Educate Together is delighted to announce that in light of recent announcements by the Department of Education and Skills it is reinvigorating the parent campaigns for 16 schools around the country to be divested to Educate Together.
It is hoped that towns in counties Clare, Cork, Galway, Kerry, Kildare, Mayo, Meath, Tipperary, Wicklow and Waterford and the Palmerstown and Whitehall areas of Dublin will now get the Educate Together national schools they were assured by the Government in 2013. Families in these towns were told nearly four years ago that they would see equality-based schools established for their children, run by Educate Together.
Said Paul Rowe, CEO of Educate Together:
“This is a great news for the parents that have long sought Educate Together national school in these 16 areas throughout Ireland. Educate Together will do its utmost to facilitate the opening of these equality-based schools in collaboration with the Department and relevant Church authorities.”
In 2011, the Government established the Forum on Patronage and Pluralism in the Primary Sector, with the stated aim to create more diversity and inclusiveness in the primary school system. Parental surveys were conducted in 43 areas around Ireland and recommendations were made in 25 areas for Catholic provision to be reconfigured to enable Educate Together schools to open. In the intervening years progress has been slow and difficult, in part due to the insistence that it be a ‘no cost’ solution.
Hopes for parents in 16 areas
However, Educate Together is encouraged by the Department’s Action Plan for Education published last week in which the Minister commits to:
‘commence discussions with existing and prospective patrons on potential “early movers” – schools in respect of which a desire for patronage reassignment has already been expressed.’
This has raised the hopes of many parents in mooted divestment areas around the country that still wait for their Educate Together national schools. Furthermore, the Minister’s plans to accelerate the ‘reconfiguration’ process through leasing buildings from the patron of the majority of schools in Ireland – the Catholic Church – would indicate that the State is finally willing to invest in provision of school choice.
Educate Together is now calling on supporters in Arklow, Ballina, Clonmel, Cobh, Dungarvan, Fermoy, Kells, Killarney, Leixlip, Loughrea, Nenagh, Palmerstown, Passage West, Shannon, Westport and Whitehall to campaign for the equality-based national schools they were promised in 2013. Provision of these schools will alleviate some of the pressure put on parents to baptise their children to gain access to their local school or to ‘opt out’ of religious education in their State-funded but Church-run school which is a growing and major concern amongst families outside urban centres.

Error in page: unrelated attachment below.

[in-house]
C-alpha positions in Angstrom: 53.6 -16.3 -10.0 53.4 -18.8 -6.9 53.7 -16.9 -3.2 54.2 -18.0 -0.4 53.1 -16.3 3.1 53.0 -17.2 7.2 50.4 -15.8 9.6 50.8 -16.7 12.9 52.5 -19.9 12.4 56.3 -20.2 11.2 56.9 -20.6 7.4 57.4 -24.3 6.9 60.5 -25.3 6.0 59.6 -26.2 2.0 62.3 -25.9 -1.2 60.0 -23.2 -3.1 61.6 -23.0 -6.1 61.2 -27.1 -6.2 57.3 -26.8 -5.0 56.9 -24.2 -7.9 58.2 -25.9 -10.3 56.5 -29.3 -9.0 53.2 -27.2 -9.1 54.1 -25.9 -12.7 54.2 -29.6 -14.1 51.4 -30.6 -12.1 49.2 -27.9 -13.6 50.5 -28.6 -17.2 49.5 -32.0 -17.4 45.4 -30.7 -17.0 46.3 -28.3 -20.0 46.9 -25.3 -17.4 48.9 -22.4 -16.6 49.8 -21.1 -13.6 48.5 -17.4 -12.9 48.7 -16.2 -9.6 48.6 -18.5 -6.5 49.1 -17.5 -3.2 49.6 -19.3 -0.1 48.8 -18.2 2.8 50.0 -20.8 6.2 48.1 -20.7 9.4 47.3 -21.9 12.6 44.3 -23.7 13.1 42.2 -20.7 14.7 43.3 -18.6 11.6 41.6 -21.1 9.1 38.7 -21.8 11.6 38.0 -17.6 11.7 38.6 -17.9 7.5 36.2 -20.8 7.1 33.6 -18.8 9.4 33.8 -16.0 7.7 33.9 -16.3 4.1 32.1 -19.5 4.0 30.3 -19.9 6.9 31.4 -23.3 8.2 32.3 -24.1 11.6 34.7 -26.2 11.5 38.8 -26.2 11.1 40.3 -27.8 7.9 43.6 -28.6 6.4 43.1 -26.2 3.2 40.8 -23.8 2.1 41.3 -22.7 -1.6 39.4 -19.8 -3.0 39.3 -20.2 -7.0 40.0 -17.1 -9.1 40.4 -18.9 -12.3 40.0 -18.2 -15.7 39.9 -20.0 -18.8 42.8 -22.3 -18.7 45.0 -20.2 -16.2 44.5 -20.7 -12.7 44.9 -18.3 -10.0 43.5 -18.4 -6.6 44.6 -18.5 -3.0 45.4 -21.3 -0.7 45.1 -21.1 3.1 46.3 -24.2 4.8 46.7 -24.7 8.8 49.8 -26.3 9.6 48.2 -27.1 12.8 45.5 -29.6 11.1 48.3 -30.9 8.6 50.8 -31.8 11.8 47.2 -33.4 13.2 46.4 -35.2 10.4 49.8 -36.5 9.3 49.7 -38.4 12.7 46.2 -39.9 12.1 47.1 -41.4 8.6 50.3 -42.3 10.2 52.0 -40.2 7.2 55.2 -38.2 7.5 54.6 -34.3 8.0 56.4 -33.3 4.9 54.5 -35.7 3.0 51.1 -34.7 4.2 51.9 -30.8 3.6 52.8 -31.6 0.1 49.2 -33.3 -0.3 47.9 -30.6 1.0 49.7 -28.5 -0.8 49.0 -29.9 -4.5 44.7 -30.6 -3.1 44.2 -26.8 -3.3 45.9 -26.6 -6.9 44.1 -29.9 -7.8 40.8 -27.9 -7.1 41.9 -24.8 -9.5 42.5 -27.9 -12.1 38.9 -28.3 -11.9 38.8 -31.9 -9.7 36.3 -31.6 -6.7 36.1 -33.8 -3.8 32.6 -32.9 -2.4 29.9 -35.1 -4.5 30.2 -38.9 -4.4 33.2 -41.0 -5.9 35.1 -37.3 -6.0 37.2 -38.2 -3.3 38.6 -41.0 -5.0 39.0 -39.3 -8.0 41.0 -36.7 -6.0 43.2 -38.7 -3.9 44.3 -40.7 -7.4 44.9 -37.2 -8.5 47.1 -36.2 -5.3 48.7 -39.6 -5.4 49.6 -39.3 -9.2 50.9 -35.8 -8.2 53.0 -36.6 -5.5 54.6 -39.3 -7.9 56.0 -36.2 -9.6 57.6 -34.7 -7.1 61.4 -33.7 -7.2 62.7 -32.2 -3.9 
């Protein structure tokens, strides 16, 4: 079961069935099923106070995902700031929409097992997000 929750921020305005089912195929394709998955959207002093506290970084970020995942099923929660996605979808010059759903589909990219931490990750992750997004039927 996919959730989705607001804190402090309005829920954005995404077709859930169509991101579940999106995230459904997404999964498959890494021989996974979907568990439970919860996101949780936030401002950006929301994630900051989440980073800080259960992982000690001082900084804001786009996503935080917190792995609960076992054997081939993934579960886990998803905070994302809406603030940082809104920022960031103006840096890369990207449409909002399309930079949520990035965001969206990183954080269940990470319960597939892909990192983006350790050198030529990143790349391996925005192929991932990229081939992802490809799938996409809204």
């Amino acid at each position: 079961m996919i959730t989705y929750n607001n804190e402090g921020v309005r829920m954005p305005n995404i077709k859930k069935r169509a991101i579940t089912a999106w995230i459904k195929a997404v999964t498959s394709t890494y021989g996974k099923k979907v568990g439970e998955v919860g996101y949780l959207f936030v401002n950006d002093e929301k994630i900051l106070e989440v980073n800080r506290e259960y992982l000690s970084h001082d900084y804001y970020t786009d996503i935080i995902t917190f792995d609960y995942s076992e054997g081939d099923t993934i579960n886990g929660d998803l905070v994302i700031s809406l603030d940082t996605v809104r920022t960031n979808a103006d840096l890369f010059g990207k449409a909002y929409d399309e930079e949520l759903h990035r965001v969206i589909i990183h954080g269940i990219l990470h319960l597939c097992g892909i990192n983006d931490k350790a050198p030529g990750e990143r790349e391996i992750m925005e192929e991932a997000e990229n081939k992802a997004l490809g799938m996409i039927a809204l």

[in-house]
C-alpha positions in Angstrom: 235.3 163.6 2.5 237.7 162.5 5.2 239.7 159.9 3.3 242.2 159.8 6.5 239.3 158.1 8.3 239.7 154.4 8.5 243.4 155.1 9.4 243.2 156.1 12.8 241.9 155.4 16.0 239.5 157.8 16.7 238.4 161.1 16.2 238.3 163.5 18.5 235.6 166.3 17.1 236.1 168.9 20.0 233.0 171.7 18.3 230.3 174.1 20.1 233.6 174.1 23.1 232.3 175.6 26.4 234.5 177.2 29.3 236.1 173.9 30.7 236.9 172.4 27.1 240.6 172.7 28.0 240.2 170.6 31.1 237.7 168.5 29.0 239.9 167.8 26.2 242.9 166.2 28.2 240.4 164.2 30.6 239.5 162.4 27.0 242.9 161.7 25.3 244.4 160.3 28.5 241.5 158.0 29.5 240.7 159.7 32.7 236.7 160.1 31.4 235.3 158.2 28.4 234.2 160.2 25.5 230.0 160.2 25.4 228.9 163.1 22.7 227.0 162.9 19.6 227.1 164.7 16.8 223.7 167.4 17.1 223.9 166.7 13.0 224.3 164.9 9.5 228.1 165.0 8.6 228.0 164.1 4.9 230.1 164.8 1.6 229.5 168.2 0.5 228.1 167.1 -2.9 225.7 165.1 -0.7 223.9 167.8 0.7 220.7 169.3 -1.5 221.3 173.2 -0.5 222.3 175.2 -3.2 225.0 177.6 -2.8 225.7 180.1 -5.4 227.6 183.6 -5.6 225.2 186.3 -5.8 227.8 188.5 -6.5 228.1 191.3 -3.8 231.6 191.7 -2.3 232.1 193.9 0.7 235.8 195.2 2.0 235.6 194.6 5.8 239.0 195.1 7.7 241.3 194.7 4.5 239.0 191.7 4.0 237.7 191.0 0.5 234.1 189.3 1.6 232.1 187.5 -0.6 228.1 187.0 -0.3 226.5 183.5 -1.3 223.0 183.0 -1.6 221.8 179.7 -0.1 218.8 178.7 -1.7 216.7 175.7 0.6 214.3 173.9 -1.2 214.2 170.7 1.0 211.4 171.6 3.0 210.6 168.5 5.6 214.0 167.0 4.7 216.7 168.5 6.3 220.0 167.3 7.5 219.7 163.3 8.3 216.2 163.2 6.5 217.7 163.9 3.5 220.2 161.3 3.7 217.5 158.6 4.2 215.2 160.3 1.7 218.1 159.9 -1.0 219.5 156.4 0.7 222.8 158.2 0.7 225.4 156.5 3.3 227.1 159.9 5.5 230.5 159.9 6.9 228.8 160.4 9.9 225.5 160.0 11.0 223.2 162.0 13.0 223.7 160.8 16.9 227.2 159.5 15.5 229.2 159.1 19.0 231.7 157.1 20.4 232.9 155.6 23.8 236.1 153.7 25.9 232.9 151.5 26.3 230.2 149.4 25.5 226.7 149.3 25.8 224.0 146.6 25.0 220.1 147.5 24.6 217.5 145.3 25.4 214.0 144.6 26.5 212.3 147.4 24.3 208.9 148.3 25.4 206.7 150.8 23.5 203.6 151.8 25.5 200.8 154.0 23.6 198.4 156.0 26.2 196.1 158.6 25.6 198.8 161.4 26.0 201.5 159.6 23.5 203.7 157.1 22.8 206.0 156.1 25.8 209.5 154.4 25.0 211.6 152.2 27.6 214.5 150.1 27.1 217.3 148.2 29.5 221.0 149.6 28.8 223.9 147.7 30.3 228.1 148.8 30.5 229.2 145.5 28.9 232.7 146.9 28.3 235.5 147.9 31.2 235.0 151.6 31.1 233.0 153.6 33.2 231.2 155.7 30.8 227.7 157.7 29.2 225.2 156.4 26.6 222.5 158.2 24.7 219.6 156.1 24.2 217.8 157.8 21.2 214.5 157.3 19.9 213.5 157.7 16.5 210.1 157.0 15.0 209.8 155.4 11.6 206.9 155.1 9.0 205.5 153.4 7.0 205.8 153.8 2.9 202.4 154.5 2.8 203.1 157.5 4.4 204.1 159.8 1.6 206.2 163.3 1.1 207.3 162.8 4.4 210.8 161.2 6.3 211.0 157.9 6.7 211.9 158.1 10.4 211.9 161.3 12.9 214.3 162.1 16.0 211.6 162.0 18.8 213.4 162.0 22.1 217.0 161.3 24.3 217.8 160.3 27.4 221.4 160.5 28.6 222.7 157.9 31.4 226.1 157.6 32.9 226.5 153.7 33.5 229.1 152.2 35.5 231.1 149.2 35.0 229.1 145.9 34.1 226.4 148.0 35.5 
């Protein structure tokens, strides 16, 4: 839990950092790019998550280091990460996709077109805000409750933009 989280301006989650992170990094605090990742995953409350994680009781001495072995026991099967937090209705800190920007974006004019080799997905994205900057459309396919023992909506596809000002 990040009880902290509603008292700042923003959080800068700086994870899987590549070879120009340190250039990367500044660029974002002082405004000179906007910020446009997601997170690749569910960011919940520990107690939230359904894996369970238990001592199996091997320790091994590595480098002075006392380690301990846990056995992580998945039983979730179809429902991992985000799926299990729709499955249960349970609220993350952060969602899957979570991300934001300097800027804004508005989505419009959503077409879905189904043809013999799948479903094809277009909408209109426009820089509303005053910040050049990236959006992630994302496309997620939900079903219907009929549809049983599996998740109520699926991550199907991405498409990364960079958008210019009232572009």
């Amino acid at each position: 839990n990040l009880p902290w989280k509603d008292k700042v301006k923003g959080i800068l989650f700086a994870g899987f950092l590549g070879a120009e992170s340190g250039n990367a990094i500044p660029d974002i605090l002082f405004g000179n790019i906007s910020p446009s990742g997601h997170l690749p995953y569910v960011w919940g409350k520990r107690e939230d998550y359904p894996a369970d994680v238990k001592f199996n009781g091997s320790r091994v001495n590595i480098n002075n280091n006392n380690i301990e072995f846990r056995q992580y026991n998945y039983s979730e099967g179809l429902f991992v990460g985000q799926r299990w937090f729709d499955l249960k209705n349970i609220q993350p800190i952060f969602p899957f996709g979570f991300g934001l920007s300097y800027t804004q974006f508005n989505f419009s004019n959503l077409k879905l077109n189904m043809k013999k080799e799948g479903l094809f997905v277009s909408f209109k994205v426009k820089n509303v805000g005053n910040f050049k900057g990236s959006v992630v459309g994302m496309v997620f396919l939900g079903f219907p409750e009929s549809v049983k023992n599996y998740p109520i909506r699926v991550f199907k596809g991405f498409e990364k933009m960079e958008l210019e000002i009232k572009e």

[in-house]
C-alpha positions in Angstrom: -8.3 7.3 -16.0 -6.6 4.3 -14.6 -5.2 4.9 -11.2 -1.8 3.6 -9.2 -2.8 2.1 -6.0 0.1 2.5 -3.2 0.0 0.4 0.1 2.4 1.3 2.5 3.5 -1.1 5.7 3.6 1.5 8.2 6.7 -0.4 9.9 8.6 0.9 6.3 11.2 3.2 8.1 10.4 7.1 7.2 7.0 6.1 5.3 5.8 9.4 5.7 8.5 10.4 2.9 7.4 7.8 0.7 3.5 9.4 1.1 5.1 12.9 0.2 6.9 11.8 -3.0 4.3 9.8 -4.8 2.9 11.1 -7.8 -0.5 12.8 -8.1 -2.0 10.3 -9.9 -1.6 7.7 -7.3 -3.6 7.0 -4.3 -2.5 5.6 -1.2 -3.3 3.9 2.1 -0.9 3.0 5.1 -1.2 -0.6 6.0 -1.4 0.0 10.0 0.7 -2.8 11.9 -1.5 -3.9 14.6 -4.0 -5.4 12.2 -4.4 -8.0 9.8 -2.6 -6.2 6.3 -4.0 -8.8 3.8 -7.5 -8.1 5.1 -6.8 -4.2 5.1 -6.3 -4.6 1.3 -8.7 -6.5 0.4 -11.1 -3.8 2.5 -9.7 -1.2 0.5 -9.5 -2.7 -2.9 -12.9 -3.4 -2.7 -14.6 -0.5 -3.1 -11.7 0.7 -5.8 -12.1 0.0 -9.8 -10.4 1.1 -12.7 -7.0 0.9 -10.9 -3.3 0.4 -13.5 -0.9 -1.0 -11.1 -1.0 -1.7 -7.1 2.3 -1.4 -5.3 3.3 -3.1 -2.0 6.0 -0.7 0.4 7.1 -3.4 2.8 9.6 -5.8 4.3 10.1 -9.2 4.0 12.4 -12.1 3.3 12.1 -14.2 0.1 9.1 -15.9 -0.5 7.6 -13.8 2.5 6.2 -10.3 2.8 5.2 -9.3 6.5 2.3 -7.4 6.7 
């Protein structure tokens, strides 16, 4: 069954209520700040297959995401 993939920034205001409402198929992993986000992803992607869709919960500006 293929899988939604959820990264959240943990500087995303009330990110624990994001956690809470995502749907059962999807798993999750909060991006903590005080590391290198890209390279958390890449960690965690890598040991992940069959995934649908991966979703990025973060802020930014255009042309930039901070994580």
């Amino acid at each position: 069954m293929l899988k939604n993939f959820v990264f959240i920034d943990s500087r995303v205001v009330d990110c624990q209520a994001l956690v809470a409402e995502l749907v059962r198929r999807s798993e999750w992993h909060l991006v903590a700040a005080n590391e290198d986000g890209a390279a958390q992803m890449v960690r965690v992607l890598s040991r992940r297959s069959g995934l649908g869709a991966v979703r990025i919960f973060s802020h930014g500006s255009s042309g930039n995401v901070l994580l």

Said Linda McNulty, parent in Westport, Co. Mayo:
“Currently there are 13 primary schools in the wider Westport area – 12 of these are Catholic and 1 is Church of Ireland. This does not reflect the religiously diverse and multicultural demographic here in Westport, and there is a high demand among parents for an alternative. An Educate Together national school would greatly enhance the vibrant community of Westport, not merely because of its inclusive equality-based ethos but also its creative approach to education. Thankfully Westport is growing and thriving, but with that we need a school that facilitates the expanding diversity of our community.”
Said Michael Ryan, parent in Nenagh, Co. Tipperary, and teacher in Portlaoise Educate Together National School.
‘There is a need for greater choice with regards primary school education in Nenagh. An Educate Together primary school in Nenagh would offer a real choice for parents looking for a co-educational, equality-based model of education for their children."
Representatives of Educate Together are ready to meet with the Department of Education to expedite the opening of these schools and looks forward to collaborating with local communities and other stakeholders to provide children in these 16 areas with a truly equality-based education.
More information on each of these local campaigns can be found here.